Shoes as we know them are a pretty modern invention, and a lot of research has gone into creating more comfortable, high-performance materials to cover one’s feet. Even the most advanced rubber-soled shoe can’t compare to the concept being proposed by London designer and researcher Shamees Aden. These shoes would be 3D printed from synthetic biological material for the perfect fit, and they could repair themselves overnight.

The process would start with a 3D scan of the wearer’s foot. This would be used to print the “shoe,” which should conform perfectly to all the curves and lines of the scanned appendage. As for the material that it’s being printed with, that’s what makes the idea so intriguing.

Aden is working with Dr. Martin Hanczyc from the University of Southern Denmark. Dr. Hanczyc works with protocells, one of the most basic biological constructs. A protocell is not quite alive — it’s essentially a lipid membrane containing a collection of organic molecules that may have some biological activity. These structures can self assemble under the right circumstances, so there is great interest in the roll these almost-cells could have played in the appearance of life on Earth, a process known as abiogenesis.

protocell

Printing a foot covering out of protocells would allow for precise control of cushioning and support. The shoes could also react to different situations as they come by puffing up in places for added comfort. At the end of the day, the protocell shoe could be soaked in a solution the help the structures repair themselves.

This is obviously still just a concept — we don’t even have industrial scale biological printing. Even when we do, printing a semi-living shoes probably won’t be high on the to-do list.

Computer that will never crash

Scientists invent a self-repairing computer that will never crash:

Scientists invent a self-repairing computer that will never crash Read more at http://venturebeat.com/2013/02/14/scientists-invent-a-self-repairing-computer-that-will-never-crash

Scientists invent a self-repairing computer that will never crash

Scientists at University College London (UCL) have created a self-healing computer. The “systemic” machine, according to a report in the New Scientist, can instantly recover corrupted data. The invention is expected to have far-reaching consequences for physicians and the military. It could allow drones to recover from combat damage in a matter of seconds, or create a more realistic model of the human brain. The team behind the systemic computer built it to be able to respond to random and unpredictable events. Computers were originally designed to follow a linear set of instructions, and can only consider one thing at a time. “Even when it feels like your computer is running all your software at the same time, it is just pretending to do that, flicking its attention very quickly between each program,” Peter Bentley, a computer scientist at UCL, said in an interview with the New Scientist. Together with his colleague Christos Sakellariou, Bentley re-engineered a new computer that thinks more like the human brain. Anant Jhingran, who has been considered the brains behind IBM’s super computer “Watson,” said that new computing systems are designed to “mimic the real world better.” The vice president of products at Apigee, a “big data” analytics company, said IBM has spent years building computers that “observe and then react” like humans do. The trick is a safety in numbers approach: The new computer contains multiple copies of its instructions across its individual systems, so if one fails, it can access a clean copy and repair itself. In the future, Bentley’s team will incorporate machine learning, so if you’re sitting outside working and the temperature gets too high, the computer will respond to preemptively prevent a crash. The next generation of school kids may need to come up with a more creative excuse for failing to turn in work on time!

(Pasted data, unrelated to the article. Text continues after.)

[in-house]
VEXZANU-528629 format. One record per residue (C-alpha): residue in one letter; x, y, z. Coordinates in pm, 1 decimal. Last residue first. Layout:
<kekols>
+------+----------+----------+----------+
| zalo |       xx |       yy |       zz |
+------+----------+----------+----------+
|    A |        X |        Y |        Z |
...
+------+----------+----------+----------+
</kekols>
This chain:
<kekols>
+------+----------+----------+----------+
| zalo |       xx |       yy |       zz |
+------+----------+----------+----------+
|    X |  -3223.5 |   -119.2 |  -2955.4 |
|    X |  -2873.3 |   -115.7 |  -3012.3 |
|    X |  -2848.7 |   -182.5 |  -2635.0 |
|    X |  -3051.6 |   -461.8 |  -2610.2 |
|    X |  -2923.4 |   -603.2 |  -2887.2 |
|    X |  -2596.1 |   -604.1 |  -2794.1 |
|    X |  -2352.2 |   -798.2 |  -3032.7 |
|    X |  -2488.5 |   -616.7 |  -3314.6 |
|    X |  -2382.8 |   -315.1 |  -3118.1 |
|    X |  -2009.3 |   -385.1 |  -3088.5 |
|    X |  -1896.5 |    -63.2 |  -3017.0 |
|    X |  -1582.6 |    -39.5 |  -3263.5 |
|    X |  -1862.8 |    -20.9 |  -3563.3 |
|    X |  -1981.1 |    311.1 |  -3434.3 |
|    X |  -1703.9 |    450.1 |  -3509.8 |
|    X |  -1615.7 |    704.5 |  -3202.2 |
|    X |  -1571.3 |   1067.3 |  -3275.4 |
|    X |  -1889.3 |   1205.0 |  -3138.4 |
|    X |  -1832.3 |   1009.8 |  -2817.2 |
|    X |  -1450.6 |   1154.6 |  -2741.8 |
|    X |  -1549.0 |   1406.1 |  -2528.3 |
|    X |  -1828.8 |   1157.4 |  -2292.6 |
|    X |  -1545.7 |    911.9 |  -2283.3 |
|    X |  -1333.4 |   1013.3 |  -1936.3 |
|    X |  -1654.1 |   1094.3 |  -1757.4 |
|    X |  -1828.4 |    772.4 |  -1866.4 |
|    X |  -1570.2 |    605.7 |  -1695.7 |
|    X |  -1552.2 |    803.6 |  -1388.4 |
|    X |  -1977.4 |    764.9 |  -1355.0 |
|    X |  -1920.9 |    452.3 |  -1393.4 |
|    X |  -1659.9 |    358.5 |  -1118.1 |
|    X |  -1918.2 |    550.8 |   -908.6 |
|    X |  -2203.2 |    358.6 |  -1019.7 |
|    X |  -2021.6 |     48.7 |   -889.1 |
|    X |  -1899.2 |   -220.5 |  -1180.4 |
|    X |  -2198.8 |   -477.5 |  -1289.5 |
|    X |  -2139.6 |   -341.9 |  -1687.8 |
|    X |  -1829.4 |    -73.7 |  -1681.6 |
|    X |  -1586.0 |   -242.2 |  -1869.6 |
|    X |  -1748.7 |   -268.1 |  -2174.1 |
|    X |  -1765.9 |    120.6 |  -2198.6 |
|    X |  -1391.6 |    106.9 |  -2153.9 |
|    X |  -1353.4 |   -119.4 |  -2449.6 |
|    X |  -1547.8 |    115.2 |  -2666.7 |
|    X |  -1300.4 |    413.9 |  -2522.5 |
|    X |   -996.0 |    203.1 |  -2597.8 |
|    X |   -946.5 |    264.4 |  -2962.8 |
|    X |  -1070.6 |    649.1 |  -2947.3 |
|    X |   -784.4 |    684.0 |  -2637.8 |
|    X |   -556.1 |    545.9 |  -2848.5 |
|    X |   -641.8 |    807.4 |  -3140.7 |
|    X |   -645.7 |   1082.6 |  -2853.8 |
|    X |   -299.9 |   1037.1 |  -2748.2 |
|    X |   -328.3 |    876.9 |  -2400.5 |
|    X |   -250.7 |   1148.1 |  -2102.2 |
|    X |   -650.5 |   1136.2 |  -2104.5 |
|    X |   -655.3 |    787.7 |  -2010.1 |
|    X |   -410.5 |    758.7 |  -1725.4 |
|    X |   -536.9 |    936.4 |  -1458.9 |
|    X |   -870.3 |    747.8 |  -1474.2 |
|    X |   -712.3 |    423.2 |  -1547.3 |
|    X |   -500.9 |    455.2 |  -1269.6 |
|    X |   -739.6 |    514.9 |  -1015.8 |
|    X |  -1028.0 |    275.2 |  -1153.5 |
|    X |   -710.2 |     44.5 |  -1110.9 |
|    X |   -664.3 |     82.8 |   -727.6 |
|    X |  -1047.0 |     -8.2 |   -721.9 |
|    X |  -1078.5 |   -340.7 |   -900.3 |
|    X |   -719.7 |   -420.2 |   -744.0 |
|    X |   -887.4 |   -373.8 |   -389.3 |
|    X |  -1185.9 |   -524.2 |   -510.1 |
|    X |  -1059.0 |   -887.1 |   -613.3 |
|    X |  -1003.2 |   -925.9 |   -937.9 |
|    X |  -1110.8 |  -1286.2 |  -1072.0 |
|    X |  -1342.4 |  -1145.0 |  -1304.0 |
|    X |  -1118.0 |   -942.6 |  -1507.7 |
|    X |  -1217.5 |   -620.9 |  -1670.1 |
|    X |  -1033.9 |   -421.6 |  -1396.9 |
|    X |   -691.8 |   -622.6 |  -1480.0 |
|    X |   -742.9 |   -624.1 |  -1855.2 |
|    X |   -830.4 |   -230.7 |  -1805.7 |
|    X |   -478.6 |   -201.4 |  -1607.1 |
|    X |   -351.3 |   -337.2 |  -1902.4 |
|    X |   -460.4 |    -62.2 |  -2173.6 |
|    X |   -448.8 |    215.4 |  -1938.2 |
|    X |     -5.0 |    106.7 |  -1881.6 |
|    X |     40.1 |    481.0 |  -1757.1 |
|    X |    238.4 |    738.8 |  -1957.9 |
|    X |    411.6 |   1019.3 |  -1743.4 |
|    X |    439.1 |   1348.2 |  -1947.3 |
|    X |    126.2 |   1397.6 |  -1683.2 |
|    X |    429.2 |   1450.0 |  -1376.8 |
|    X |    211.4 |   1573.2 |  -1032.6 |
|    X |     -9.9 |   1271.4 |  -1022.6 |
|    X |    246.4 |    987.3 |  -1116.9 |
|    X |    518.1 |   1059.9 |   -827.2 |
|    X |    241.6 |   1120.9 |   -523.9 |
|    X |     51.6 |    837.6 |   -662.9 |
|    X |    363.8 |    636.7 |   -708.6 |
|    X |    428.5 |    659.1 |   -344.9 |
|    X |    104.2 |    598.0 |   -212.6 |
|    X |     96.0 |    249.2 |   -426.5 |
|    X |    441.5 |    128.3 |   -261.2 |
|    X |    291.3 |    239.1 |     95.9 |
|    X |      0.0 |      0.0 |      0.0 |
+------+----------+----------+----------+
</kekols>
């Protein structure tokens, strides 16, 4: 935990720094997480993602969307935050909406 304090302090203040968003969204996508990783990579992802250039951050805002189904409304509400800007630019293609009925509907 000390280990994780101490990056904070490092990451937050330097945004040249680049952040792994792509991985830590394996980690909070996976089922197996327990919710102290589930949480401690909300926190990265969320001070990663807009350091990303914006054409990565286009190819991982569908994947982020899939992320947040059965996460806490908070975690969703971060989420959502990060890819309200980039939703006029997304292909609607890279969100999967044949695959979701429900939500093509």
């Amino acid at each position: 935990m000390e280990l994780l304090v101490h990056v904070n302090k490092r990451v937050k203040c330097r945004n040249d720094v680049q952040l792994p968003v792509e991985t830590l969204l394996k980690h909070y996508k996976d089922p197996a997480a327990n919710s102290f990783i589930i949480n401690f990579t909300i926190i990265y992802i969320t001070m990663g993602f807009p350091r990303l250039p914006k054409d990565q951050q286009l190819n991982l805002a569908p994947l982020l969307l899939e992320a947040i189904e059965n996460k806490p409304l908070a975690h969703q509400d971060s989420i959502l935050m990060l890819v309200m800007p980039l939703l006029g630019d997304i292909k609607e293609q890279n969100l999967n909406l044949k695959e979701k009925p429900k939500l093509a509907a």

Self-healing protective coating

Scientists create self-healing protective coating, deliver killing blow to screen protectors:

Scientists create self-healing protective coating, deliver killing blow to screen protectors

Scientists create self-healing protective coating, deliver killing blow to screen protectors

 

Dutch researchers from the Eindhoven University of Technology have created a non-stick protective plastic coating that heals itself when scratched. As far as I can tell, as long as the new coating isn’t completely penetrated, it should continue to heal itself almost indefinitely. From non-stick frying pans to antibacterial coatings on clothes, and from anticorrosion coatings on cars to the oleophobic coating on the iPhone 4, coatings are a very important part of modern day life. The problem is, coatings also tend to be expensive, and so they’re usually applied very thinly. As a result, as soon as you sustain that first scratch, all bets are off — as your old, scratched, non-stick frying pan can attest. Now, the science behind this self-healing coating is fairly tricky, but here’s the basic gist. The Dutch material scientists came up with a coating formulation that separates itself into three layers: A top layer that repels water, a middle layer of polymer “stalks,” and a lower layer reservoir of the coating’s active ingredient. When the top layer is scratched, the active ingredient automatically climbs the stalks and self-heals, returning the non-stick surface to its former glory.

An oleophobic iPhone screen protectorWhat isn’t clear is whether this same approach can be used for other kinds of coating, but considering most coatings are polymer-based, and that the research paper explicitly sets out to find a way of producing self-healing coatings of different varieties, I would be cautiously optimistic. As far as gadgets are concerned, self-healing coatings could replace screen protectors on smartphones and tablets, and possibly provide better protection against dirt and fingerprint smudges. There is also interest in self-healing circuit boards, but micro metal capsules that break open and fill any cracks are a better solution in this case. Beyond gadgets, this self-healing coating will probably be used be on cars (never wash it again!), airplanes (less dirt, less air resistance), ships (less algae/barnacles, less water resistance), frying pans, and possibly plastic tools and appliances, such as self-healing contact lenses.